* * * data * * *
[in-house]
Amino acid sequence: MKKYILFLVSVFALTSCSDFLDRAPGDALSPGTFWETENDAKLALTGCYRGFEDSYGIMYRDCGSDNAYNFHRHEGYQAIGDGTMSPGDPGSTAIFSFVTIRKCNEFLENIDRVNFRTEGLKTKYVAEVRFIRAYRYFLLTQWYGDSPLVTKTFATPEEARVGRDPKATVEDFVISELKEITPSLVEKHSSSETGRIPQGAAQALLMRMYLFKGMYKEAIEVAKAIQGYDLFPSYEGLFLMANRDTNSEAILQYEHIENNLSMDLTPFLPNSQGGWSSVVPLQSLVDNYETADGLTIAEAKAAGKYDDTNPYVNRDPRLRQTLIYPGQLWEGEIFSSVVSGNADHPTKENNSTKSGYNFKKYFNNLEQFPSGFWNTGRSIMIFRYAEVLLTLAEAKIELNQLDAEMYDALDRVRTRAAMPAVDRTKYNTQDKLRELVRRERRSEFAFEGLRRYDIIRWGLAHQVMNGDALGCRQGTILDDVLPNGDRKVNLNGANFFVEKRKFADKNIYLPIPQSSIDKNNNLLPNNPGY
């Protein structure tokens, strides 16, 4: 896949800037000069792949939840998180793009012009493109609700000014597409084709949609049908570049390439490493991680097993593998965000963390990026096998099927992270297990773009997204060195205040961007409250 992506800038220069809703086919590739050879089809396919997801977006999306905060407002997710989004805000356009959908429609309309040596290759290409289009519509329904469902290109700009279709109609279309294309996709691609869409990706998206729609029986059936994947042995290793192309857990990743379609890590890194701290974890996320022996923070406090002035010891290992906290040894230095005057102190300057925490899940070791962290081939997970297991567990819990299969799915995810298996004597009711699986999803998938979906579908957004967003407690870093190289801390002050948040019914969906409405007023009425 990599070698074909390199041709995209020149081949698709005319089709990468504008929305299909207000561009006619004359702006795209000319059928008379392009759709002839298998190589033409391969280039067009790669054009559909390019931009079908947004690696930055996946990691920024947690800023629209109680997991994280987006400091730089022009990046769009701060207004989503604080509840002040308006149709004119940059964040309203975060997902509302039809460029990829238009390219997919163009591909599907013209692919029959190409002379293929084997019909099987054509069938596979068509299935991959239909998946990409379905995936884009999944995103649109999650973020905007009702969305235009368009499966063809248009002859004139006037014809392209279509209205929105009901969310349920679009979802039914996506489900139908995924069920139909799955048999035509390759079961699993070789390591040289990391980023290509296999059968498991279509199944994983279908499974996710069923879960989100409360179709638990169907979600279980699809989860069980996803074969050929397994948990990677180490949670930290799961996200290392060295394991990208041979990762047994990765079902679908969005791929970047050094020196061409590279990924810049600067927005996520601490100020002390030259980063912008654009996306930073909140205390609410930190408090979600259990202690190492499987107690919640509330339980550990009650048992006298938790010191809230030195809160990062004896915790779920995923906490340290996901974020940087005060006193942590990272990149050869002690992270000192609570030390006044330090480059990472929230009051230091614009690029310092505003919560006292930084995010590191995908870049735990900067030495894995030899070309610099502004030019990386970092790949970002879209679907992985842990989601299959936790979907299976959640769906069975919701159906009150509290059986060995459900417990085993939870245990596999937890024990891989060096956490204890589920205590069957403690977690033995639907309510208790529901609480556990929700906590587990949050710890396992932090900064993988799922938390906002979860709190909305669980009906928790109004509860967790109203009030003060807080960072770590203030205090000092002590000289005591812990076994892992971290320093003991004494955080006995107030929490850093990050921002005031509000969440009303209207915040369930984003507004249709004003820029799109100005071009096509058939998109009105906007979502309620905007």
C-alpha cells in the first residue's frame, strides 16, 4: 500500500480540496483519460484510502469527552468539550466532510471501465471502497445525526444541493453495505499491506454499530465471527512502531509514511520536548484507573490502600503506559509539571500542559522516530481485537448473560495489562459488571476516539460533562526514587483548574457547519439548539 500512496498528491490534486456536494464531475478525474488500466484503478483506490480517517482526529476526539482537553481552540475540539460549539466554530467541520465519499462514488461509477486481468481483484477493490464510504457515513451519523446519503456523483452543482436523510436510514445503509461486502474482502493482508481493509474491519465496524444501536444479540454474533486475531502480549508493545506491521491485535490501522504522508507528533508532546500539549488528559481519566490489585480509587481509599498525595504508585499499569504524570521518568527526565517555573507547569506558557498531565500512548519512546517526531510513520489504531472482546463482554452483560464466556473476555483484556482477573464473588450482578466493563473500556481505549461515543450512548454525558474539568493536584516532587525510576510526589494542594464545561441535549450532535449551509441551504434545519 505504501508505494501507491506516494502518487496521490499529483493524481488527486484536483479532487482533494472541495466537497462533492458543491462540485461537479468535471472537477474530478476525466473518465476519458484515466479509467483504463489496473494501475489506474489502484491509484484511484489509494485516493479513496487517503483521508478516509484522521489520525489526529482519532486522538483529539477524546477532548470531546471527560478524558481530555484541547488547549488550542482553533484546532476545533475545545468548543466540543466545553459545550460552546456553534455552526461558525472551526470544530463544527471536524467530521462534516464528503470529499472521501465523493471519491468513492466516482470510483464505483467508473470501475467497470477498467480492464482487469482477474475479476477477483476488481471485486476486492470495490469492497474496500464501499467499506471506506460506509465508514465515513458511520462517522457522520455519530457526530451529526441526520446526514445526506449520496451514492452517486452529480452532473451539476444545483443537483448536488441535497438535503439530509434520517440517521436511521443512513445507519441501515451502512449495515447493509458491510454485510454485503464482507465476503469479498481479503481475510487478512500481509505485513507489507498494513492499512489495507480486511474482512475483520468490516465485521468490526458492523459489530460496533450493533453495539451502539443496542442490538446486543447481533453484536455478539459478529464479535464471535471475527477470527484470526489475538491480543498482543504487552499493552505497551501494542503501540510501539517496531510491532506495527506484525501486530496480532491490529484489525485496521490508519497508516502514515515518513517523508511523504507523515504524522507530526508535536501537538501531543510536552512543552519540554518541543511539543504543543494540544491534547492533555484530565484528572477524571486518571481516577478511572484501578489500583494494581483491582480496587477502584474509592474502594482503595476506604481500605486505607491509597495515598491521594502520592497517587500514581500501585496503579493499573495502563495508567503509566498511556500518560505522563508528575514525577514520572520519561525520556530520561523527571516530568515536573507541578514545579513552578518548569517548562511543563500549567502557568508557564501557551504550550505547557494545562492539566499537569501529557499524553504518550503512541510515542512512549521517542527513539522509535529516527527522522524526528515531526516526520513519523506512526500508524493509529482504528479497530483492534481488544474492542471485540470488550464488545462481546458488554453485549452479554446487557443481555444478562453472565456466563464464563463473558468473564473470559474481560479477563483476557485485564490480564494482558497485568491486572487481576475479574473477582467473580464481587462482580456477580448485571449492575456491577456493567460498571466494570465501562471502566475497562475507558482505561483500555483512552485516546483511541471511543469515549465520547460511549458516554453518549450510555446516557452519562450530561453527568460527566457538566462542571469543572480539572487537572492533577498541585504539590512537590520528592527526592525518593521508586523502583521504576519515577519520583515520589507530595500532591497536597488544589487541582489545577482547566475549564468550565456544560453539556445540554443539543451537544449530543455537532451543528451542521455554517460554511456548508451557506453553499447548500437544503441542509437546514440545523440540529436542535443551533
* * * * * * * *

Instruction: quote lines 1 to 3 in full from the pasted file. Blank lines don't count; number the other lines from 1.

[in-house]
Amino acid sequence: MKKYILFLVSVFALTSCSDFLDRAPGDALSPGTFWETENDAKLALTGCYRGFEDSYGIMYRDCGSDNAYNFHRHEGYQAIGDGTMSPGDPGSTAIFSFVTIRKCNEFLENIDRVNFRTEGLKTKYVAEVRFIRAYRYFLLTQWYGDSPLVTKTFATPEEARVGRDPKATVEDFVISELKEITPSLVEKHSSSETGRIPQGAAQALLMRMYLFKGMYKEAIEVAKAIQGYDLFPSYEGLFLMANRDTNSEAILQYEHIENNLSMDLTPFLPNSQGGWSSVVPLQSLVDNYETADGLTIAEAKAAGKYDDTNPYVNRDPRLRQTLIYPGQLWEGEIFSSVVSGNADHPTKENNSTKSGYNFKKYFNNLEQFPSGFWNTGRSIMIFRYAEVLLTLAEAKIELNQLDAEMYDALDRVRTRAAMPAVDRTKYNTQDKLRELVRRERRSEFAFEGLRRYDIIRWGLAHQVMNGDALGCRQGTILDDVLPNGDRKVNLNGANFFVEKRKFADKNIYLPIPQSSIDKNNNLLPNNPGY
């Protein structure tokens, strides 16, 4: 896949800037000069792949939840998180793009012009493109609700000014597409084709949609049908570049390439490493991680097993593998965000963390990026096998099927992270297990773009997204060195205040961007409250 992506800038220069809703086919590739050879089809396919997801977006999306905060407002997710989004805000356009959908429609309309040596290759290409289009519509329904469902290109700009279709109609279309294309996709691609869409990706998206729609029986059936994947042995290793192309857990990743379609890590890194701290974890996320022996923070406090002035010891290992906290040894230095005057102190300057925490899940070791962290081939997970297991567990819990299969799915995810298996004597009711699986999803998938979906579908957004967003407690870093190289801390002050948040019914969906409405007023009425 990599070698074909390199041709995209020149081949698709005319089709990468504008929305299909207000561009006619004359702006795209000319059928008379392009759709002839298998190589033409391969280039067009790669054009559909390019931009079908947004690696930055996946990691920024947690800023629209109680997991994280987006400091730089022009990046769009701060207004989503604080509840002040308006149709004119940059964040309203975060997902509302039809460029990829238009390219997919163009591909599907013209692919029959190409002379293929084997019909099987054509069938596979068509299935991959239909998946990409379905995936884009999944995103649109999650973020905007009702969305235009368009499966063809248009002859004139006037014809392209279509209205929105009901969310349920679009979802039914996506489900139908995924069920139909799955048999035509390759079961699993070789390591040289990391980023290509296999059968498991279509199944994983279908499974996710069923879960989100409360179709638990169907979600279980699809989860069980996803074969050929397994948990990677180490949670930290799961996200290392060295394991990208041979990762047994990765079902679908969005791929970047050094020196061409590279990924810049600067927005996520601490100020002390030259980063912008654009996306930073909140205390609410930190408090979600259990202690190492499987107690919640509330339980550990009650048992006298938790010191809230030195809160990062004896915790779920995923906490340290996901974020940087005060006193942590990272990149050869002690992270000192609570030390006044330090480059990472929230009051230091614009690029310092505003919560006292930084995010590191995908870049735990900067030495894995030899070309610099502004030019990386970092790949970002879209679907992985842990989601299959936790979907299976959640769906069975919701159906009150509290059986060995459900417990085993939870245990596999937890024990891989060096956490204890589920205590069957403690977690033995639907309510208790529901609480556990929700906590587990949050710890396992932090900064993988799922938390906002979860709190909305669980009906928790109004509860967790109203009030003060807080960072770590203030205090000092002590000289005591812990076994892992971290320093003991004494955080006995107030929490850093990050921002005031509000969440009303209207915040369930984003507004249709004003820029799109100005071009096509058939998109009105906007979502309620905007």